Simmons & Co riding the Black Canyon Trail on the new Sherpa
The Black Canyon Trail – Words by Wade Simmons. Photography by Margus Riga.
For some, adventure is defined by harrowing near-death experiences. For me, having the
intent to adventure is what defines it—even just getting away from civilization for a short
while. And with that in mind we organized a trip to Arizona’s Sonoran Desert for an overland
bikepacking trip early this spring: three self-supported days on the Black Canyon Trail’s 80
miles of secluded singletrack.
The roll-call included Olympian Andreas Hestler, shiny new tattooed freerider Geoff
Gulevich, renowned filmmaker Brian Vernor, Rocky Mountain product guy Alex Cogger, and
washed up old freerider Yours Truly. Our first goal was to escape the Pacific Northwest’s
winter weather, and our second goal was to test Alex’s fancy new bike design.
We fumbled with our gear for hours in the parking lot of a Prescott motel the night before
departure, packing and re-packing, adding and discarding. Ultimately we probably did pack
too heavy, but there are the necessities of course: coffee, chocolate, down, wool, and
whisky. Fully loaded, our steeds probably tipped the scales at 45+ lbs, and I was less and less
sure that this was going to be fun.
There was something liberating in the first few pedal strokes that next morning leaving our
drop-off zone, an innocent abandon of responsibility and order that comes with an
uncertain weather forecast and only a vague itinerary. Fortunately, the overland bikes
performed just as Alex had promised. It was evident in those first few miles that having our
houses and kitchens packed along with us wasn’t going to keep us from having fun. It might
have been the combination of increased overall mass and over-sized tires, but whatever it
was we were having a blast absolutely ripping up the desert terrain on these fully loaded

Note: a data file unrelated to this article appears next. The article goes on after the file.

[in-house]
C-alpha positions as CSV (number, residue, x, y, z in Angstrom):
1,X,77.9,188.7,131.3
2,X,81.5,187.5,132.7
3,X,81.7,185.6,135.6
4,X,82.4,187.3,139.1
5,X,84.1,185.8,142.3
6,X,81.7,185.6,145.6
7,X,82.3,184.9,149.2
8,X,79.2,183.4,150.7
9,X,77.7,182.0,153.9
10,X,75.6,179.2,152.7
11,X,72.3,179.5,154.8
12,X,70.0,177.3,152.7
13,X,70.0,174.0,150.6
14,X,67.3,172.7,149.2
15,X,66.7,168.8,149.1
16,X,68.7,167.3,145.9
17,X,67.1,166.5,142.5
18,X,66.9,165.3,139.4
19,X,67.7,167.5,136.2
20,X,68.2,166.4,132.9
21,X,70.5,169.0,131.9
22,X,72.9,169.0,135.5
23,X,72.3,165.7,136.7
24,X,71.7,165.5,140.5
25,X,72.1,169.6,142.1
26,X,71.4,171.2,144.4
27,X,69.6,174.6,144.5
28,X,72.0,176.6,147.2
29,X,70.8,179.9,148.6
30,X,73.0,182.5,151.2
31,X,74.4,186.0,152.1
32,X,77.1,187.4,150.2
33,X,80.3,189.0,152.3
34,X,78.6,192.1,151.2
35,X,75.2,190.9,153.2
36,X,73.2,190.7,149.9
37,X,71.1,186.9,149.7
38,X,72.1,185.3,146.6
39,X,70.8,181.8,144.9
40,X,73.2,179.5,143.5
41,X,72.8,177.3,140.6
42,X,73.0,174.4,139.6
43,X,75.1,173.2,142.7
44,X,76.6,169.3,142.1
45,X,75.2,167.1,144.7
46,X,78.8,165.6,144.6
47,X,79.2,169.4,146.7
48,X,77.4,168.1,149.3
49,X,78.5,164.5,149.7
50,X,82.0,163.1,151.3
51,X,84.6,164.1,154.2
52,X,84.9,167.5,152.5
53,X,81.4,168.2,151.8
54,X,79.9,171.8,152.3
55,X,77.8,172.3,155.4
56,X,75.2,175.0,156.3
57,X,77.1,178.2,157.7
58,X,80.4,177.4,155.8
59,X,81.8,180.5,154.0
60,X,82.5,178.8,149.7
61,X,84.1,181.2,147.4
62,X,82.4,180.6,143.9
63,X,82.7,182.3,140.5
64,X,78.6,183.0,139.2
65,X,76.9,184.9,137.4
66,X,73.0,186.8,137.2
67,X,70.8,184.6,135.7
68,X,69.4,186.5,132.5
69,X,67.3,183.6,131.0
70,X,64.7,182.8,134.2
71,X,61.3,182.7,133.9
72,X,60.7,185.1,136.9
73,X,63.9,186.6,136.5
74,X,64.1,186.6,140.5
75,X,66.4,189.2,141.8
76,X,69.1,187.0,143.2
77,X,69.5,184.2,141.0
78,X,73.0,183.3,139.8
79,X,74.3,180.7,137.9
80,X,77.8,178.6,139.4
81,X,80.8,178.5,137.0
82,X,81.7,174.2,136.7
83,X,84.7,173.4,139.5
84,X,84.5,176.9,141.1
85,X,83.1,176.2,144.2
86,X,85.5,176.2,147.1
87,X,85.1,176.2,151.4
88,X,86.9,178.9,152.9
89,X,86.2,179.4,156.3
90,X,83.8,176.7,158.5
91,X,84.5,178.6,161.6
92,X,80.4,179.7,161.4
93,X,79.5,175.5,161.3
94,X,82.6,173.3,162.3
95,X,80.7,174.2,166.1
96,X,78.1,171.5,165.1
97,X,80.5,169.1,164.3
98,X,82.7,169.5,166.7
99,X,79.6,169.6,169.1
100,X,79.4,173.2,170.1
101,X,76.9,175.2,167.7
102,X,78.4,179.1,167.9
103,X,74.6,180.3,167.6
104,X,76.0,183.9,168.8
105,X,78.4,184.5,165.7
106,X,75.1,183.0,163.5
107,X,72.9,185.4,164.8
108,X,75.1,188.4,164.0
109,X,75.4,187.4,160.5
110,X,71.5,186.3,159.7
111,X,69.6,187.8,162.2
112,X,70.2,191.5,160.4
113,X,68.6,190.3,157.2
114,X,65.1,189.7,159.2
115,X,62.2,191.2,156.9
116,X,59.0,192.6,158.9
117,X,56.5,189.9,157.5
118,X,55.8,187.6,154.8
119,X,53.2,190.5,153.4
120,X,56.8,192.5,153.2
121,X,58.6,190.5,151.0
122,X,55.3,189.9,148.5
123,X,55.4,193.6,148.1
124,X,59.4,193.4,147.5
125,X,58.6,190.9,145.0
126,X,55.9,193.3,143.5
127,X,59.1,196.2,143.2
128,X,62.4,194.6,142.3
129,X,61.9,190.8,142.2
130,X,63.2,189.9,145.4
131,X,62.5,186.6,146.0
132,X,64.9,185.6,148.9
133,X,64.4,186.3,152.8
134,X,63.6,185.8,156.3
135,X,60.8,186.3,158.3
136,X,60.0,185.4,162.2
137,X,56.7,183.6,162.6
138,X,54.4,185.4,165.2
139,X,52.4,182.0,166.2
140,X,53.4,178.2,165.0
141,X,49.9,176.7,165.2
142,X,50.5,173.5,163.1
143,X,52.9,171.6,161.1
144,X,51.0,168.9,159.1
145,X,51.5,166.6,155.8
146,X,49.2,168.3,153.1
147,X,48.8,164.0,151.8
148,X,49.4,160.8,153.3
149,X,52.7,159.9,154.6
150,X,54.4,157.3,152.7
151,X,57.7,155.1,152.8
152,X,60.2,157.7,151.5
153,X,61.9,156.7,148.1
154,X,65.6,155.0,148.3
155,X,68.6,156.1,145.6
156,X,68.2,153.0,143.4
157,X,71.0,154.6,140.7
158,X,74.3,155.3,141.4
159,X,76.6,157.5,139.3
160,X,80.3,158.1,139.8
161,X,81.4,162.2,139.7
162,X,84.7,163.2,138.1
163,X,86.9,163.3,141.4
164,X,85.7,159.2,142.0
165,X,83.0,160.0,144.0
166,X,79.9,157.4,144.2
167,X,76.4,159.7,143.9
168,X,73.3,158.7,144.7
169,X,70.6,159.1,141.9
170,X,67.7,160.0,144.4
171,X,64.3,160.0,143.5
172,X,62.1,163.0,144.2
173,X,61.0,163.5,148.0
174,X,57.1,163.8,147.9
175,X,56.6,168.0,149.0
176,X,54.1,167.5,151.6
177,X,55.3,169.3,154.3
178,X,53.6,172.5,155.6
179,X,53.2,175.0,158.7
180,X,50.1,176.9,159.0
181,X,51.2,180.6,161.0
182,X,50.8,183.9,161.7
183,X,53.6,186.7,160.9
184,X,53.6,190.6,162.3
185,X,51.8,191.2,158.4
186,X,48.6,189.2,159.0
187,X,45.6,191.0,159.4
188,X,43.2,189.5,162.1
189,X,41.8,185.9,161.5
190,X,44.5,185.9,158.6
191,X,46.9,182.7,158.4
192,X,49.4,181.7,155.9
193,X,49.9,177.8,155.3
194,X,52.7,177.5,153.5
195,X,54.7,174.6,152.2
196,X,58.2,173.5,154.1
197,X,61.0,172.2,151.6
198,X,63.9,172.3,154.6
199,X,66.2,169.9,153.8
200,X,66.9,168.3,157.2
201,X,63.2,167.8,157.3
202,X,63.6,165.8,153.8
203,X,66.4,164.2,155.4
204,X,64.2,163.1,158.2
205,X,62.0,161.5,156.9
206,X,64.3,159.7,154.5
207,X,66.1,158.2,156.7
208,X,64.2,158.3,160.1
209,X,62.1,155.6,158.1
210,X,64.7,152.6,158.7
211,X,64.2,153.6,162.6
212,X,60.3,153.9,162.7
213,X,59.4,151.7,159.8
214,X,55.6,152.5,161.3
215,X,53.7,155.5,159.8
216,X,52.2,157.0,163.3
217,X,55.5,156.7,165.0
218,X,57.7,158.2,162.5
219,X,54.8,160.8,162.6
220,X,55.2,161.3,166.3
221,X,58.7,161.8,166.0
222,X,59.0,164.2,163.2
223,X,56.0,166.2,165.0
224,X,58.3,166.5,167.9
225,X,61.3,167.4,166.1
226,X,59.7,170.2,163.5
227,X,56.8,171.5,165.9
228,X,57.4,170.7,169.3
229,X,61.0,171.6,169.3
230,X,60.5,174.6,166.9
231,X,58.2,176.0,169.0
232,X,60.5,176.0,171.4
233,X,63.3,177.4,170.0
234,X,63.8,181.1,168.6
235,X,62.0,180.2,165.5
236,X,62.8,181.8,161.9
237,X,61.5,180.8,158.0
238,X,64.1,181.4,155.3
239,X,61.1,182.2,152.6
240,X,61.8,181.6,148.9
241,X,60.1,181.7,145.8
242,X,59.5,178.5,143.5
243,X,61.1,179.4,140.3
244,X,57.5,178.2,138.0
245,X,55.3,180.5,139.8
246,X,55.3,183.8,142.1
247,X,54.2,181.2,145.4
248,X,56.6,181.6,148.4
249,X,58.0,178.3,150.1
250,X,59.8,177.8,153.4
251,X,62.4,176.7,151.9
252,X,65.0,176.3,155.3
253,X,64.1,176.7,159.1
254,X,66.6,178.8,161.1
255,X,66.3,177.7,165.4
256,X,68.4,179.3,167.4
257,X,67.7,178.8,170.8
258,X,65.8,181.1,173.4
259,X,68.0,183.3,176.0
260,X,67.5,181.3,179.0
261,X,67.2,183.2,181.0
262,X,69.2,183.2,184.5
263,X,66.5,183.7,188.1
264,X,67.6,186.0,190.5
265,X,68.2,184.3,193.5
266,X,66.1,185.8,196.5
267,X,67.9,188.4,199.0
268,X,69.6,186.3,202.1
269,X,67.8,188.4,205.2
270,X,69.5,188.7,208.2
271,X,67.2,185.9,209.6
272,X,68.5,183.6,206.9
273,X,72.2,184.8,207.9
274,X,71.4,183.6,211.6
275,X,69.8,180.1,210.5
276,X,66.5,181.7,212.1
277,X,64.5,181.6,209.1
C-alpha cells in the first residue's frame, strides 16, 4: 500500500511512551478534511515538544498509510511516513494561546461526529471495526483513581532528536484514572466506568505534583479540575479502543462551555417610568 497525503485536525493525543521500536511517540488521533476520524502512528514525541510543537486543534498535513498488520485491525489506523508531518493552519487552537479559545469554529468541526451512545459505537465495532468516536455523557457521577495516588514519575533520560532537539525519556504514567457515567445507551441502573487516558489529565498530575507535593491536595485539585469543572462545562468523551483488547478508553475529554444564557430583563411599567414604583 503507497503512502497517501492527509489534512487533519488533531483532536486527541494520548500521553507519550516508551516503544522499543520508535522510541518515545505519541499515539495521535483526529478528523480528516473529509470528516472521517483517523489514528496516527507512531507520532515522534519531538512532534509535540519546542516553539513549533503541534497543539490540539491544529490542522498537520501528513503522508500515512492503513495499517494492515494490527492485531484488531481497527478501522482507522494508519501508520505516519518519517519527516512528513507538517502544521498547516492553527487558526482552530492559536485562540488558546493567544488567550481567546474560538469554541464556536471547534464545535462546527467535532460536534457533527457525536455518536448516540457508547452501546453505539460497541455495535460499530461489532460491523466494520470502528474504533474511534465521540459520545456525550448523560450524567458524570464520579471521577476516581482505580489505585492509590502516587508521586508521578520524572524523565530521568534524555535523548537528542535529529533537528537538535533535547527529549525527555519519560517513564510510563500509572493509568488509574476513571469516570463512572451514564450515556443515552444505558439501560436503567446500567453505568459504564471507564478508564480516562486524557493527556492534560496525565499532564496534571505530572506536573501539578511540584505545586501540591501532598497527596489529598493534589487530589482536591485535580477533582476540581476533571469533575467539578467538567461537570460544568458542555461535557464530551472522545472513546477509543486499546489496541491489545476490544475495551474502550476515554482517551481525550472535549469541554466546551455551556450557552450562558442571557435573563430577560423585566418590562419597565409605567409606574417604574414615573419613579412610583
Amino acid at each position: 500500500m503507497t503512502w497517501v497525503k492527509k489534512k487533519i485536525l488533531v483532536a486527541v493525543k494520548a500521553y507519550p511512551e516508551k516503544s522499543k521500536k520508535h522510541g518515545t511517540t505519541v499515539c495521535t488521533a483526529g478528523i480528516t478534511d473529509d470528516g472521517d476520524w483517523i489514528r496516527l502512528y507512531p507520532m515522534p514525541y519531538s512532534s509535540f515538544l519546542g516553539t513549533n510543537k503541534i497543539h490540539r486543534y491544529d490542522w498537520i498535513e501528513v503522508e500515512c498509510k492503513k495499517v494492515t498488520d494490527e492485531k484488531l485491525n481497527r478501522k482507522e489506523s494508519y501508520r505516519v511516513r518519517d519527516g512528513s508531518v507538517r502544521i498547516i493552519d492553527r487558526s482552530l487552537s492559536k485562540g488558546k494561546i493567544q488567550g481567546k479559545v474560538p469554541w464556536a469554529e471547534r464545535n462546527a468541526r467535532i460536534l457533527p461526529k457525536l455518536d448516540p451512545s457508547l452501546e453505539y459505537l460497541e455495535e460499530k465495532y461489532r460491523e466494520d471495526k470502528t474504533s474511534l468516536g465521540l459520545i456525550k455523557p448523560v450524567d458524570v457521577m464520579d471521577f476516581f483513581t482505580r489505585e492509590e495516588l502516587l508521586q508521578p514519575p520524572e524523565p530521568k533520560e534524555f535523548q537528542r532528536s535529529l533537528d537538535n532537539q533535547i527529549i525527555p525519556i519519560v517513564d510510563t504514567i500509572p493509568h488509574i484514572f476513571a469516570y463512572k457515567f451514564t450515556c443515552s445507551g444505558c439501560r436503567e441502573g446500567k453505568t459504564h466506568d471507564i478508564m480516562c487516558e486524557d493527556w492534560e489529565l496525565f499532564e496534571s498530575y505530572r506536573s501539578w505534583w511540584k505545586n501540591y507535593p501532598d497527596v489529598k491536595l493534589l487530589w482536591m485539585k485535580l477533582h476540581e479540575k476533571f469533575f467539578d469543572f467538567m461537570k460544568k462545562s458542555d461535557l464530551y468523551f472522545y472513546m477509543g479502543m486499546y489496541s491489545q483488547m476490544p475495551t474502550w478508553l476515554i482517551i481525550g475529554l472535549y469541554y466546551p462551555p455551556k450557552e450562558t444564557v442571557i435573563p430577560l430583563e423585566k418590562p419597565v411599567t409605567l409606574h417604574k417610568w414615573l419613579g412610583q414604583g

pack-horses—skids, drifts, airs, and all.
The Black Canyon Trail runs roughly 80 miles North to South. Beginning on a high plateau, it
winds through rolling grasslands before descending into a landscape of Saguaros, Chollas,
and other Sonoran Desert flora. We were treated to chilly nights and frosty desert mornings,
but once that sun rose, layers were peeled and we had to contend with the steady,
relentless heat of the day. The landscape we encountered was fully alien to us, full of
incredibly beautiful things just waiting to stab you the moment you stray from the trail.
Between the bullet-holes in everything and the buck-naked rider we ran into on day three, it
was clear this trip was about getting weird in the desert.
We had been modest in planning our daily mileage expectations, allowing for explorations
up various drainages, relaxed lunches by the Agua Fria river, and the necessary sessioning of
worthy trail features. Each night however, our camp spot was reached a little later than
expected, assembling tents and cooking dinner by the light of our headlamps.
Grizzled old-timers and keyboard adventurers alike might be disappointed by the lack of
hardship we encountered—water wasn’t hard to come by, we ate enough, the bikes worked
flawlessly, and the dire weather forecast never materialized. But for us, the trip was a
complete success. We had a blast, it was an insight into new possibilities, and the best
adventures are the ones that inspire future adventures.
For more information about Rocky Mountain Bicycles and the Sherpa visit bikes.com.
Words: Wade Simmons | Photos: Margus Riga | Film: Brian Vernor